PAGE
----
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IMAGE CREDIT: T Cecil Howitt, Nottiingham City Council

News that the writing group beginning planning a book about the Beachlands estate in Pevensey Bay has re-discovered the story about the status of the architect responsible for the plans is an interesting piece of detective work. If, as they suggest the architect father of the estate is T, Cecil Howitt one of the eminent provincial architects of the 20th century, then this story will have significance beyond Pevensey Bay. The value of the book that they plan is yet to be seen, but clearly there is an opportunity here for the book to have possible demonstrable social and economic value not just to the owners of properties on the estate , but also to Pevensey Bay. Their book, “Beachlands Estate, the unfinished symphony to the sea” looks as if it could provide some interesting national publicity for the estate in the media and amongst architectural historians across the country—Bay Life, 29 May 2017

With thanks to the Pevensey Timeline Association for permission to publish this article

The architect father of Beachlands in Pevensey Bay revealed for the first time since 1935, the man who had the Prince of Wales calling.
. . .
The architect father of Beachlands
Major T Cecil Howitt, DSO, OBE, FRIBA

“To have discovered, lost in architectural history after over 80 years, that the architect father of Beachlands is one of the eminent provincial architects of the 20th century, is something of a revelation.

“T Cecil Howitt was responsible for the initial designs, sketches and layout of the first fifty houses in Beachlands, making him both the architect father and inspiration for the estate.

“His work is lauded and acknowledged in the field of public housing in the inter-war years across the country and his ‘Council House” for Nottingham Council was opened by the Prince of Wales in 1929.

“The fact that he is the father of Beachlands is of national significance to the history of social housing architecture in this country and we believe that in writing this book and making what we discover available to a national audience represents the addition of a lost piece of the jigsaw in the history of modernist social architecture in this country.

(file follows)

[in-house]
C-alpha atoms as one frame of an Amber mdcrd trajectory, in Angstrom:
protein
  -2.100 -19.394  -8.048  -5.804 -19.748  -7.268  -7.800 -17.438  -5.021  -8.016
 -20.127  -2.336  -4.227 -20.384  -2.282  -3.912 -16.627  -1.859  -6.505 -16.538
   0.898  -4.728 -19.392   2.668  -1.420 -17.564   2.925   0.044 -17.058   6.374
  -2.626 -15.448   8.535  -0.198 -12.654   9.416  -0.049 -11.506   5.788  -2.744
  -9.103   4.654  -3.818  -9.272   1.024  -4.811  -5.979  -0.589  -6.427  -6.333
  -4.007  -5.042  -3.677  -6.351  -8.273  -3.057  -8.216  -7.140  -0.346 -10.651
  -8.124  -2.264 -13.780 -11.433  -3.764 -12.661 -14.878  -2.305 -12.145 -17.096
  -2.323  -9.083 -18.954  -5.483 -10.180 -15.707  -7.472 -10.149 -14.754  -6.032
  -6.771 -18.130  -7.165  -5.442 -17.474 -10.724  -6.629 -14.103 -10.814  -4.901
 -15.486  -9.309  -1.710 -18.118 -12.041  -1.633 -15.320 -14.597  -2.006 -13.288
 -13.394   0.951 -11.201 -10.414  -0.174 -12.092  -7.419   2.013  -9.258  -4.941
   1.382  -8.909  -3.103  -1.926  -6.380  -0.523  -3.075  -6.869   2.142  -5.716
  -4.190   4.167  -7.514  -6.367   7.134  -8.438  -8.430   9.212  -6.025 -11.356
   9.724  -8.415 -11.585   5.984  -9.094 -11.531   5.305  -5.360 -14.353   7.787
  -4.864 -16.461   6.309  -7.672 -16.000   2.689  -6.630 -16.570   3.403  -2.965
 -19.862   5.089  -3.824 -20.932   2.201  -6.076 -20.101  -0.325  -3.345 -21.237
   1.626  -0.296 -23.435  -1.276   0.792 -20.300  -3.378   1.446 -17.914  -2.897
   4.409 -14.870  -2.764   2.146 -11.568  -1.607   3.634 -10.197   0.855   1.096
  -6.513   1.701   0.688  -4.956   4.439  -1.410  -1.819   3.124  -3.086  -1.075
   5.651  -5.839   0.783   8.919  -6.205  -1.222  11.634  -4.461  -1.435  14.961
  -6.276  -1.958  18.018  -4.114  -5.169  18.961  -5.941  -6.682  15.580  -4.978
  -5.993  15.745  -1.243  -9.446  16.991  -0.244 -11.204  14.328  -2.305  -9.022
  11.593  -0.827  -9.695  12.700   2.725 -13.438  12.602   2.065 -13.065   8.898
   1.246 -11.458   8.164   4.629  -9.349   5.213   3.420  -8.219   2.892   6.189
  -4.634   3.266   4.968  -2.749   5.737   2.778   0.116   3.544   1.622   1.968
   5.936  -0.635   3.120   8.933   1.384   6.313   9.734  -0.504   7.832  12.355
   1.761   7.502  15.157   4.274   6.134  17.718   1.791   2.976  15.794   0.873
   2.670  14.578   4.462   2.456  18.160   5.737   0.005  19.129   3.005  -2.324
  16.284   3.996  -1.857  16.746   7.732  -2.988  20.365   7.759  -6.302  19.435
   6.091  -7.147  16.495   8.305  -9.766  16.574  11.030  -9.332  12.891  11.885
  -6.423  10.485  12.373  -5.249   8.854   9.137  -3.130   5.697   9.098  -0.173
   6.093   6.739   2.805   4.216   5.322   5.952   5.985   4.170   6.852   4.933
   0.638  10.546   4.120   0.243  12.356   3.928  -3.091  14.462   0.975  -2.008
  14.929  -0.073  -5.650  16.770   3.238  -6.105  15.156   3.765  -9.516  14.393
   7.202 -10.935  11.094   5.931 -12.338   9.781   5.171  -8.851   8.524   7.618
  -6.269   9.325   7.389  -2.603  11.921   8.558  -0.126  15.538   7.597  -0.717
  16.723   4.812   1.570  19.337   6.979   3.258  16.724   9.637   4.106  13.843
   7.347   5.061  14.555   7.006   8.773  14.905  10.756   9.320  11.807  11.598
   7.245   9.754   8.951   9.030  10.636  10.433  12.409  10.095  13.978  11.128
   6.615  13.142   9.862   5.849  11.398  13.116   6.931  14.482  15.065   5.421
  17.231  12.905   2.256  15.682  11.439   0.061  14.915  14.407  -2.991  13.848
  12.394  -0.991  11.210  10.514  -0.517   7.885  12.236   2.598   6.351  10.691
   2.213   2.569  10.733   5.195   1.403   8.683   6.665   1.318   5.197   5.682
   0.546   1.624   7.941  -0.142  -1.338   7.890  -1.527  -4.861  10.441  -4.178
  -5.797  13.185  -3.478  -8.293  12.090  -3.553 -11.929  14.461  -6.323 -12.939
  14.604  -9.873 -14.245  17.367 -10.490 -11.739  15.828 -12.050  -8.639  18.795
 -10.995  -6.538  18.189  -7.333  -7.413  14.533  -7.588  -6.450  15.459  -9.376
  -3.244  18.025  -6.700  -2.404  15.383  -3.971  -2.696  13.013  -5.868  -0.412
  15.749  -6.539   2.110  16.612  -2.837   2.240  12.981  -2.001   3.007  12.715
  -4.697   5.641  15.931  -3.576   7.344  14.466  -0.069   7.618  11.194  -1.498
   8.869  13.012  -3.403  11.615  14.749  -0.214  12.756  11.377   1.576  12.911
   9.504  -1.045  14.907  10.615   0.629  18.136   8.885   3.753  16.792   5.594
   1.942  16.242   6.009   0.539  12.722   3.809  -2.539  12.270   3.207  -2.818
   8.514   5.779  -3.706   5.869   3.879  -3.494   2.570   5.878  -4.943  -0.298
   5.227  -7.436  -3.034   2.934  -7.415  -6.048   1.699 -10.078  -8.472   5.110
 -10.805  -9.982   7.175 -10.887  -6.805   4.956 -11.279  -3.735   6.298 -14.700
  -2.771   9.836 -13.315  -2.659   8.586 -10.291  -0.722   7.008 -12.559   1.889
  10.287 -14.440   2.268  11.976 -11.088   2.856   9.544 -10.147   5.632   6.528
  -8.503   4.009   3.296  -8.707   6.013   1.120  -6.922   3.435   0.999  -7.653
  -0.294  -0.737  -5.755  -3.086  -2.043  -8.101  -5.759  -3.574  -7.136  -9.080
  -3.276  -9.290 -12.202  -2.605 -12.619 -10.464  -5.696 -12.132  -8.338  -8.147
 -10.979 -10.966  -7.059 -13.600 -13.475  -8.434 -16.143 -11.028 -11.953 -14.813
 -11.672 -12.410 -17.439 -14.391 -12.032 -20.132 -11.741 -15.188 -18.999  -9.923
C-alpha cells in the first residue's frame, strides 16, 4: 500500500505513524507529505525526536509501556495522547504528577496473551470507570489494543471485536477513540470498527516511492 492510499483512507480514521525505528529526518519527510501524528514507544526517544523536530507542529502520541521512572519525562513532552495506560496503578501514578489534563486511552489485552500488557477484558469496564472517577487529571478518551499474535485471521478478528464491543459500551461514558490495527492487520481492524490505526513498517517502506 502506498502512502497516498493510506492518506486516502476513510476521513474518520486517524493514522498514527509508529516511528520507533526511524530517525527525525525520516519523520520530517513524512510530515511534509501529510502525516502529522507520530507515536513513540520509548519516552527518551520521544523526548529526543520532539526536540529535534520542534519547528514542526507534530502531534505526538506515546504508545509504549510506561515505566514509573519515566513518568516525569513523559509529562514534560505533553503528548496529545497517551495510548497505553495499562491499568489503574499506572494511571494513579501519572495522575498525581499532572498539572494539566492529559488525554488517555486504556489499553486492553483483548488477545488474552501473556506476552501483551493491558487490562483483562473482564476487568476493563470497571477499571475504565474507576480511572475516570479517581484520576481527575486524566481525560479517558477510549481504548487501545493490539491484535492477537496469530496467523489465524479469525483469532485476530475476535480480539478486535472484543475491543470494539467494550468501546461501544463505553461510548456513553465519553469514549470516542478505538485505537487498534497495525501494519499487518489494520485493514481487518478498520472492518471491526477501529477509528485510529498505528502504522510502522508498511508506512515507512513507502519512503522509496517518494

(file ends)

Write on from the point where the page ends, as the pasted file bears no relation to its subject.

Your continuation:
“We hope to be able to crowdfund this book because we believe that what we have discovered is of national significance to architectural historians of the twentieth century.’

“We would also hope to be able to encourage documentary makers to consider this story as a possible candidate for a BBC programme about the history of modernist estate housing in this country. Until now, this story has been unknown and most certainly it has never been told.

“The fact that Beachlands represents one of the unfinished masterpieces of T Cecil Howitt, one of the eminent provincial architects of the 20th century, is both incontrovertible and extraordinary”.
—authors, The Beachlands Estate, the unfinished symphony to the sea.
. . .

[draft text, chapter one, The Beachlands Estate, the unfinished symphony to the sea]
Information about the life of Thomas Cecil Howitt, the architect father of Beachlands is featured in the Oxford Dictionary of National Biography.

He designed the iconic Council House in Old Market Square, Nottingham Trent University’s Newton building and the former Raleigh headquarters.

His entry was written by architectural historian Doctor Elain Harwood, who explains that Howitt’s influence on the city was vast.

She said: “He is the great Nottingham architect of the 20th Century. One just needs to look around Nottingham and you can see his wonderful designs.”

In 1904, Howitt entered the office of the architect Albert Nelson Bromley, the year that Bromley was engaged in supervising the erection of the former Boots flagship store on High Street in Nottingham to his design, the new store being to the rear of the old Exchange building.

Howitt produced what was essentially a magnificent shopping arcade, largely influenced by the Galleria Vittorio Emanuele II in Milan. Thomas Cecil Howitt began his career designing telephone exchanges and shops for Boots before the First World War.

He later joined the Nottingham city engineer’s department and helped develop new housing estates in the north and west of the city to tackle a shortage of houses.

In 1923 he proposed a replacement for the old 18th century Corn Exchange which would become the Council House. Work started in 1927 and the building was opened by the Prince of Wales two years later.